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Exxon, Imperial apply to export LNG from West Coast

A tanker carrying liquefied natural gas sails at Tokyo Bay

ISSEI KATO/REUTERS

Exxon Mobil Corp. has jumped into the race to export liquefied natural gas from Canada's west coast to Asia, with a huge proposal to process 30 million tonnes per year in Kitimat and Prince Rupert.

Exxon and its Canadian arm, Imperial oil Ltd., filed an application Thursday with the National Energy Board for a licence to export the gas, putting it in competition with several plants planned by Royal Dutch Shell PLC, Chevron Corp., and Malaysia's Petronas, which last year acquired Calgary-based Progress Energy as part of its Canadian gas strategy.

In its application, Exxon Mobil cites its extensive history in the global gas industry, adding it has been "a driving force in transforming the LNG market into a more efficient global business."

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The companies would supply the gas from Canadian fields where Exxon and Imperial hold reserves, but could also process other sources of gas supply from shale gas basins in British Columbia and Alberta.

Exxon this year completed the $2.6-billion acquisition of Calgary-based Celtic Exploration Ltd., which had presence in some of western Canada's most promising shale gas plays.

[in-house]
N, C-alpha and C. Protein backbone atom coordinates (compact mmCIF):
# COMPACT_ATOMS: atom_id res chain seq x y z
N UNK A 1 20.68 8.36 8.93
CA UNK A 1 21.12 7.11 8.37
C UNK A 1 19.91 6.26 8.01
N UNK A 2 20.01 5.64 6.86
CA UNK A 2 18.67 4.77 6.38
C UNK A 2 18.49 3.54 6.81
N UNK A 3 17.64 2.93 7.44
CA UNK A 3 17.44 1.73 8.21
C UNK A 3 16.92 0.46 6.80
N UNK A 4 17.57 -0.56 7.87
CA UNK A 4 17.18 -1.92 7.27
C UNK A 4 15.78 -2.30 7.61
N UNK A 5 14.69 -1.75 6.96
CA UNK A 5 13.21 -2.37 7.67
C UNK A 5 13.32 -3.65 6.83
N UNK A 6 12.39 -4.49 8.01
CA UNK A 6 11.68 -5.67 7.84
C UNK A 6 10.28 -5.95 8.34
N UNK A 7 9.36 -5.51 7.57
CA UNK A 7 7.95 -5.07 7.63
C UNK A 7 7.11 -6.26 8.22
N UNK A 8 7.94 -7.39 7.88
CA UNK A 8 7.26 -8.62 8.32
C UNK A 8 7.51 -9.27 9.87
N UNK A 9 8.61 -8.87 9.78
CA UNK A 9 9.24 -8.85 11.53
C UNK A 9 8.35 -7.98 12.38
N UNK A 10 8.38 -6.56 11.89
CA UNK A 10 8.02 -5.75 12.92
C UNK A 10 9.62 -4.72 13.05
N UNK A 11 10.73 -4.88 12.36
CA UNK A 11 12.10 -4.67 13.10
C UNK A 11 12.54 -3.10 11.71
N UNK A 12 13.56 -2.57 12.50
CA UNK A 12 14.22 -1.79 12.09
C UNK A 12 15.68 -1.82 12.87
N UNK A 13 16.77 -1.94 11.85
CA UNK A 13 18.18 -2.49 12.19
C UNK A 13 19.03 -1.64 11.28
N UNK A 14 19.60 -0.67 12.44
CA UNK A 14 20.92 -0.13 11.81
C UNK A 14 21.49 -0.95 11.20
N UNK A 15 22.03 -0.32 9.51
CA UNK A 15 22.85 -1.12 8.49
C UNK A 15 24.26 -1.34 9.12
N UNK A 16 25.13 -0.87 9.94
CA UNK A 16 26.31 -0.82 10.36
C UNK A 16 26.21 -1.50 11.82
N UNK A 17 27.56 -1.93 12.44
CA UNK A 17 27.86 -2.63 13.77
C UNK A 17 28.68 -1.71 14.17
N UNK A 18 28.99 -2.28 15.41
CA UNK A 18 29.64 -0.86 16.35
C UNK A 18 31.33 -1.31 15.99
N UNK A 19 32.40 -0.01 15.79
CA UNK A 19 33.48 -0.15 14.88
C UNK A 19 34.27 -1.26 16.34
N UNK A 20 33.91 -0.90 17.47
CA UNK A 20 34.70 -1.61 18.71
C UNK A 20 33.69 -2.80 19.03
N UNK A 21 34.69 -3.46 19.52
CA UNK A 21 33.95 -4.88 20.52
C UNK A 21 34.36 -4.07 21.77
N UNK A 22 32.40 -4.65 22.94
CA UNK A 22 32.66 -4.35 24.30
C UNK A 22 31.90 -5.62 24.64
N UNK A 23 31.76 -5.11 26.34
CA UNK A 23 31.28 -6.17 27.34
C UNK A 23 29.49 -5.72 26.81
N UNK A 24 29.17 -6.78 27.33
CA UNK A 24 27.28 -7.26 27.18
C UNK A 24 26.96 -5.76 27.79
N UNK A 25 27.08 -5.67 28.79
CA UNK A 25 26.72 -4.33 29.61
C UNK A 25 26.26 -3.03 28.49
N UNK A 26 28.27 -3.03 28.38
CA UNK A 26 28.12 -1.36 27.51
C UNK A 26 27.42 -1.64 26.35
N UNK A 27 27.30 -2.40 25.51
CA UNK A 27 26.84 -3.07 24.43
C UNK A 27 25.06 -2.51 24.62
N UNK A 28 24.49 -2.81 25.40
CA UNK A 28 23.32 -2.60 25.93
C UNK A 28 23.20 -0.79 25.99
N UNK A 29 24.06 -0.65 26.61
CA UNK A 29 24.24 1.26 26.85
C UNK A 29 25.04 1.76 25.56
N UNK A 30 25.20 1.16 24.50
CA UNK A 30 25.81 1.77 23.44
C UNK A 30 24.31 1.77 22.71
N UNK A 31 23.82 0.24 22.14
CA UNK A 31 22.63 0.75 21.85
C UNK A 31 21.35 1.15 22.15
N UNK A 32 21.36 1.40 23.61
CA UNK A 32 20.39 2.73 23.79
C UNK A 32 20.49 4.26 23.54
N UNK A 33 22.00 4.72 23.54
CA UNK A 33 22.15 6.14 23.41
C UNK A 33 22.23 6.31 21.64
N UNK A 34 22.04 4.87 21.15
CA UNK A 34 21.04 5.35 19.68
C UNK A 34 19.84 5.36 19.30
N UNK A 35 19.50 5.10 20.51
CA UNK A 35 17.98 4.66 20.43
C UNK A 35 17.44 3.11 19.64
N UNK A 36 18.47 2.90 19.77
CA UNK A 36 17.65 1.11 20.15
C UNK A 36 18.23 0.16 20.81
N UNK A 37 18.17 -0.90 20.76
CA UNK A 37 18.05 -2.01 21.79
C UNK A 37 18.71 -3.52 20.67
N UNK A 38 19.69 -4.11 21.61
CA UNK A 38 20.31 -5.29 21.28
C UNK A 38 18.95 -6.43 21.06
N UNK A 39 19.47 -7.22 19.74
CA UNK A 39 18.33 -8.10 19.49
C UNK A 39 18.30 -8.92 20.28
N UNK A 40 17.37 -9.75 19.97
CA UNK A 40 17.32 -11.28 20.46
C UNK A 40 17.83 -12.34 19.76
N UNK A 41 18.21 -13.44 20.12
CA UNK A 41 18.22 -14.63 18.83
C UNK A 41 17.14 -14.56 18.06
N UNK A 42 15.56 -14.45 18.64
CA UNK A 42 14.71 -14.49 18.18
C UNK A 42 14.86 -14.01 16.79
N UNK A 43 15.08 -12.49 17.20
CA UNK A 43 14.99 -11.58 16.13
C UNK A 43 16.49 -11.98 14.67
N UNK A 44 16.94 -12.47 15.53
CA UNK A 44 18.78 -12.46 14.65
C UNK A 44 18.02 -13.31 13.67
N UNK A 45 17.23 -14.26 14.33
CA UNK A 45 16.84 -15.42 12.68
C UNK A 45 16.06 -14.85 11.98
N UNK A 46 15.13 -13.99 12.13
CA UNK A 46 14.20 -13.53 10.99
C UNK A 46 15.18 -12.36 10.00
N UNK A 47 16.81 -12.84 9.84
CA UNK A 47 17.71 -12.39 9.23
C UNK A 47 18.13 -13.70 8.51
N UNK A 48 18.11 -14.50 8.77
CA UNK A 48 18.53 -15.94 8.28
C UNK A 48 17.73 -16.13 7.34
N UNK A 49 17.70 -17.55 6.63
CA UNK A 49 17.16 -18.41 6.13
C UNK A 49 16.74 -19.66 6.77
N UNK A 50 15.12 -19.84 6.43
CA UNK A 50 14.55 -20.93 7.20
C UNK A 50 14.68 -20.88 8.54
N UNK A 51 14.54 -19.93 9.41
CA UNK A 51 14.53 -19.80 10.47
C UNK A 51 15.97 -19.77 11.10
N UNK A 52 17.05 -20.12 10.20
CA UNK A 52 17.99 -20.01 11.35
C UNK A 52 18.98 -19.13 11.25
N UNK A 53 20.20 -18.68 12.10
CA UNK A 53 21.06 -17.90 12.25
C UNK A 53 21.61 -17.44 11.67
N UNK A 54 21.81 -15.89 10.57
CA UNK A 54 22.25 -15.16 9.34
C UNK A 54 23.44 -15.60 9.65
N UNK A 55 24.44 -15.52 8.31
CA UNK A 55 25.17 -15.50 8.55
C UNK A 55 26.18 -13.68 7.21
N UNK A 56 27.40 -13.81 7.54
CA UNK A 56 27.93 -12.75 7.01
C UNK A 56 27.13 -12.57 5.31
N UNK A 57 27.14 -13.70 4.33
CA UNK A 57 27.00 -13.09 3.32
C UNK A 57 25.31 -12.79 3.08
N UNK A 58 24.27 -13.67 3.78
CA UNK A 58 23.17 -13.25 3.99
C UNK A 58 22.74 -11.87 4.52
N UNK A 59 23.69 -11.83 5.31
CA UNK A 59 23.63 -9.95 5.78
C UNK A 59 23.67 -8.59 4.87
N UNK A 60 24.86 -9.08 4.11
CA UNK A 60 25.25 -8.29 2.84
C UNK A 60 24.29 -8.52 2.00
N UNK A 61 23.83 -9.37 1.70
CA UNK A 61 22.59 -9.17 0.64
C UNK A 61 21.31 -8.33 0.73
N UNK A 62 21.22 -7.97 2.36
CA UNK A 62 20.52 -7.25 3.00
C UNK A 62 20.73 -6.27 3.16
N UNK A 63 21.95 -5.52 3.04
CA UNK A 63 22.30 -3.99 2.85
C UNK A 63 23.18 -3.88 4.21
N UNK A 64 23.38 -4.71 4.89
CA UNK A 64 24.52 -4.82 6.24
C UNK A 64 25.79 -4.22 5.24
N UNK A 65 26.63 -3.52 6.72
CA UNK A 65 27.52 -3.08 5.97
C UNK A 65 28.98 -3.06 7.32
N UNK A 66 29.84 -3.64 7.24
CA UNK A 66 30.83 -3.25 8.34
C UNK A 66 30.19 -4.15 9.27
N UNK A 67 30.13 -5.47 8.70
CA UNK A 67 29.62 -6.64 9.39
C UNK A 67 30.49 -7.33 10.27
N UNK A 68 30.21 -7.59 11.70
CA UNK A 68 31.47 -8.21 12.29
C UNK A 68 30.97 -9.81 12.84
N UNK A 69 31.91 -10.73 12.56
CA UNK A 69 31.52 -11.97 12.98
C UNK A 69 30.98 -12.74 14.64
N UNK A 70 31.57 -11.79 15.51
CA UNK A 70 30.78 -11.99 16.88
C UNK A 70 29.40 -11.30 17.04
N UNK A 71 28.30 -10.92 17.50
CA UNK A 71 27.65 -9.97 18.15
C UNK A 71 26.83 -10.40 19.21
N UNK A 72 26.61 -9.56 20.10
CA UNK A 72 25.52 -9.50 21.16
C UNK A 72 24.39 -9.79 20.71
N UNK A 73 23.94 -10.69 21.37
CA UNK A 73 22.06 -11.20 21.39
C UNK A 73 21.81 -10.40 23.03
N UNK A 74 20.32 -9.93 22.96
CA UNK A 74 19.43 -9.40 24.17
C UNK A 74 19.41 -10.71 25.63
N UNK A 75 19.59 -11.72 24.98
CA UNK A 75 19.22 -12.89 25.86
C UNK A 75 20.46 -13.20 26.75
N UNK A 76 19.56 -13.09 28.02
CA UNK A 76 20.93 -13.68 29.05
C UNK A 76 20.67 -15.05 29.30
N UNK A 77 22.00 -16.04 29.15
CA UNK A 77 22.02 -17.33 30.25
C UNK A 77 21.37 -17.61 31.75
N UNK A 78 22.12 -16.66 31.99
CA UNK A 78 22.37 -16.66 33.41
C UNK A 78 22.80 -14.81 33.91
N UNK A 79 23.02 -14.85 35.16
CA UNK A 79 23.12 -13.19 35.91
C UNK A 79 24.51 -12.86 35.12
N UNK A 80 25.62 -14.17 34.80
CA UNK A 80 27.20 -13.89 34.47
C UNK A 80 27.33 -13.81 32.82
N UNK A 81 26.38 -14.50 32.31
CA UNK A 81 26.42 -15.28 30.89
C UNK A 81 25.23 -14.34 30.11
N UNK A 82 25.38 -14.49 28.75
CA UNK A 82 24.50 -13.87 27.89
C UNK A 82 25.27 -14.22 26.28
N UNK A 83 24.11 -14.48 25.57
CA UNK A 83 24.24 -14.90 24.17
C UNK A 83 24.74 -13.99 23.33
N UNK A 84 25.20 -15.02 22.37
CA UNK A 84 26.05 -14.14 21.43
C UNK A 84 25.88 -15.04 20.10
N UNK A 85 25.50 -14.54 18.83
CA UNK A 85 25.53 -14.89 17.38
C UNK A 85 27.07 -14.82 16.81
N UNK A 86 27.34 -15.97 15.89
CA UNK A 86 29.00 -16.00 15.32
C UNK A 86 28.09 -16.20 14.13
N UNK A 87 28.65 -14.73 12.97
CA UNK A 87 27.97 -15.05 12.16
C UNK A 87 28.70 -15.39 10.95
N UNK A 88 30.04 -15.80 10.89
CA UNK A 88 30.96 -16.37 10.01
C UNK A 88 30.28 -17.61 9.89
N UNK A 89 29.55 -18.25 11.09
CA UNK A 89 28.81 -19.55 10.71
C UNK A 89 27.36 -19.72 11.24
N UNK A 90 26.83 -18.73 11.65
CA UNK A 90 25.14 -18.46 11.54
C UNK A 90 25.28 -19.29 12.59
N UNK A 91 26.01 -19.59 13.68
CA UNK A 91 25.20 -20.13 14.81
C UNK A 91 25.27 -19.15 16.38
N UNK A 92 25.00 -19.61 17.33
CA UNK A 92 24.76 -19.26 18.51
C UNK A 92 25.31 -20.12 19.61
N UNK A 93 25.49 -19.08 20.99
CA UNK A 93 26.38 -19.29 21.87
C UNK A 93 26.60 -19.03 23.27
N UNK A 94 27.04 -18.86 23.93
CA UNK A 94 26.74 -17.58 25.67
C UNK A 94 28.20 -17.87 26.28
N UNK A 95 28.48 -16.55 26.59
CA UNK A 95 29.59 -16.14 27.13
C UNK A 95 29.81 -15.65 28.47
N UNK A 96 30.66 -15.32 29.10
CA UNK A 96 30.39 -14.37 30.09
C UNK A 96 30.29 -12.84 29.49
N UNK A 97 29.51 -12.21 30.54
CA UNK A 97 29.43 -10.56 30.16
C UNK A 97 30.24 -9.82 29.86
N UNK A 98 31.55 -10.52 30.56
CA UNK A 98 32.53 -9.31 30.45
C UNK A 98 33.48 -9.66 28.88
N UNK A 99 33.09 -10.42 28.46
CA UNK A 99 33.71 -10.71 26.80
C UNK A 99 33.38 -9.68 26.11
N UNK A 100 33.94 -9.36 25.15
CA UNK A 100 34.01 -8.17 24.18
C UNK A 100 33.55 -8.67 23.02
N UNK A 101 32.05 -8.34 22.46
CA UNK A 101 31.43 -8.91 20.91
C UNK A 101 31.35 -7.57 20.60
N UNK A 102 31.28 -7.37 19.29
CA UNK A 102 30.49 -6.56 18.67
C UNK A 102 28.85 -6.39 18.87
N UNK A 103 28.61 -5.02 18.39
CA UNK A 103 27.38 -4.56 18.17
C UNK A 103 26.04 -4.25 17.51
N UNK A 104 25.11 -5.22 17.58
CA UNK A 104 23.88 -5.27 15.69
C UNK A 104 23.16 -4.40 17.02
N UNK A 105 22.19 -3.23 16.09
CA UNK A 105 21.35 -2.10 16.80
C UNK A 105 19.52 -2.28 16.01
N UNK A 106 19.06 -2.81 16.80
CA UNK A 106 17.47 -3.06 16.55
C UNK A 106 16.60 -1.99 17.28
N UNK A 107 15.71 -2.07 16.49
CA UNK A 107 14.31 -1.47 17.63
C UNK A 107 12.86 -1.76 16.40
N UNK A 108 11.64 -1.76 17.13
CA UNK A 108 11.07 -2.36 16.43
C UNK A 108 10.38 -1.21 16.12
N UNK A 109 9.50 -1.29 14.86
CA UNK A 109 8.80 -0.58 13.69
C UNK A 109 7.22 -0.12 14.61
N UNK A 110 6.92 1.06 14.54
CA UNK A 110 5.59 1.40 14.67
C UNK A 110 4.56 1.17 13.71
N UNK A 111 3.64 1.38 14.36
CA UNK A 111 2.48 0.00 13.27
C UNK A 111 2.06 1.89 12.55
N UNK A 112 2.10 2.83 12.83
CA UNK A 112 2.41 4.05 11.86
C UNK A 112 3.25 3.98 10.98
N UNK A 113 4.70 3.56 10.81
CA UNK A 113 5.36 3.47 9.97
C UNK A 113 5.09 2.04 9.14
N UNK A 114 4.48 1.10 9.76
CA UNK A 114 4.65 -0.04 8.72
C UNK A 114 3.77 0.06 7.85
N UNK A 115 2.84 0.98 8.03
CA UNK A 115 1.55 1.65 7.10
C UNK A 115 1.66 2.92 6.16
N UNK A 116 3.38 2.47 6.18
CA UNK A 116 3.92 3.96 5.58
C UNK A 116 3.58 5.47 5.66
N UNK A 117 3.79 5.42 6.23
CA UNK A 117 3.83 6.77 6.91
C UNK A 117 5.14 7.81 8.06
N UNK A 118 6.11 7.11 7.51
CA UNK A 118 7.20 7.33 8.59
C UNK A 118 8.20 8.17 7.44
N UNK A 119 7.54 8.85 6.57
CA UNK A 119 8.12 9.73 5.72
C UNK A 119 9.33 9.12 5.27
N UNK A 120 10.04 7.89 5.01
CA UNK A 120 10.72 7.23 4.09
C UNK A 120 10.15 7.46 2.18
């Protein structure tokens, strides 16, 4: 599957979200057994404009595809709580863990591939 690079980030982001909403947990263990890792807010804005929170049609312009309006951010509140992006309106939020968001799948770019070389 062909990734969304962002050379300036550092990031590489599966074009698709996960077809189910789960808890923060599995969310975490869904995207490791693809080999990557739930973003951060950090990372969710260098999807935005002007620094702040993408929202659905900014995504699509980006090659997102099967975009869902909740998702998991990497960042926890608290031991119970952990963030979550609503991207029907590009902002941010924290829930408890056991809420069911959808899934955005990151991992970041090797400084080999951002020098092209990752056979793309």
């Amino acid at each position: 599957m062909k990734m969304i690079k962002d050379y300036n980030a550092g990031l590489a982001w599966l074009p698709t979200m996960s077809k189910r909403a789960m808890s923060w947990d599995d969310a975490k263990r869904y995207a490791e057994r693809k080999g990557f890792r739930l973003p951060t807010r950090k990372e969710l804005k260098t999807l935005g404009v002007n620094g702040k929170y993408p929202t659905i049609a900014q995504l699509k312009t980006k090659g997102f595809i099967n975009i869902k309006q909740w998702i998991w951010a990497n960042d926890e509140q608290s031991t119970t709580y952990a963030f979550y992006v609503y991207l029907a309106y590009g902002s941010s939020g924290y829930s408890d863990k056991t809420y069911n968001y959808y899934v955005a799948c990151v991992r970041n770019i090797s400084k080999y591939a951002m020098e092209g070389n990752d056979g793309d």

Imperial Oil spokesman Pius Rolheiser said the companies are in the early planning stages.

The application "is not a project description or a commitment to build a facility," he said. "It is a necessary step to do the things we need to do to get there."

He said it could be several years before a final investment decision is made as the company works with potential customers, suppliers and First Nations to flesh out the project.

With files from Reuters

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About the Author
Global Energy Reporter

Shawn McCarthy is an Ottawa-based, national business correspondent for The Globe and Mail, covering a global energy beat. He writes on various aspects of the international energy industry, from oil and gas production and refining, to the development of new technologies, to the business implications of climate-change regulations. More

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